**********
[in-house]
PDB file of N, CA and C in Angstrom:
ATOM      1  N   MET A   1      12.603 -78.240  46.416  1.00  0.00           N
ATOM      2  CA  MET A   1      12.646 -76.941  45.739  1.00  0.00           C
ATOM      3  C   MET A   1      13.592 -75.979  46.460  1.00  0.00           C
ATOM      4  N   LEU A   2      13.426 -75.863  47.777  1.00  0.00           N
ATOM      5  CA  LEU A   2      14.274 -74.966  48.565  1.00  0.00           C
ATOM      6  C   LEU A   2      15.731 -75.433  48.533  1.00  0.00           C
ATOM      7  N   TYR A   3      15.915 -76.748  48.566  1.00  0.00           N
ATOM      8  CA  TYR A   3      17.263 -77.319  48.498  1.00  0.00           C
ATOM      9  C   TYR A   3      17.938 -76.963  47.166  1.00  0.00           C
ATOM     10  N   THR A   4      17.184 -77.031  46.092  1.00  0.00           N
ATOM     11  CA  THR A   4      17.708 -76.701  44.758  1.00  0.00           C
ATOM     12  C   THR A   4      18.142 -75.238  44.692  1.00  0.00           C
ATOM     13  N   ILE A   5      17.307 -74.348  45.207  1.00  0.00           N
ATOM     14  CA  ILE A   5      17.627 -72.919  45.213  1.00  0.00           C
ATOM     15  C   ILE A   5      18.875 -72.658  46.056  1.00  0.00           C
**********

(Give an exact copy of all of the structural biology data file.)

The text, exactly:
[in-house]
PDB file of N, CA and C in Angstrom:
ATOM      1  N   MET A   1      12.603 -78.240  46.416  1.00  0.00           N
ATOM      2  CA  MET A   1      12.646 -76.941  45.739  1.00  0.00           C
ATOM      3  C   MET A   1      13.592 -75.979  46.460  1.00  0.00           C
ATOM      4  N   LEU A   2      13.426 -75.863  47.777  1.00  0.00           N
ATOM      5  CA  LEU A   2      14.274 -74.966  48.565  1.00  0.00           C
ATOM      6  C   LEU A   2      15.731 -75.433  48.533  1.00  0.00           C
ATOM      7  N   TYR A   3      15.915 -76.748  48.566  1.00  0.00           N
ATOM      8  CA  TYR A   3      17.263 -77.319  48.498  1.00  0.00           C
ATOM      9  C   TYR A   3      17.938 -76.963  47.166  1.00  0.00           C
ATOM     10  N   THR A   4      17.184 -77.031  46.092  1.00  0.00           N
ATOM     11  CA  THR A   4      17.708 -76.701  44.758  1.00  0.00           C
ATOM     12  C   THR A   4      18.142 -75.238  44.692  1.00  0.00           C
ATOM     13  N   ILE A   5      17.307 -74.348  45.207  1.00  0.00           N
ATOM     14  CA  ILE A   5      17.627 -72.919  45.213  1.00  0.00           C
ATOM     15  C   ILE A   5      18.875 -72.658  46.056  1.00  0.00           C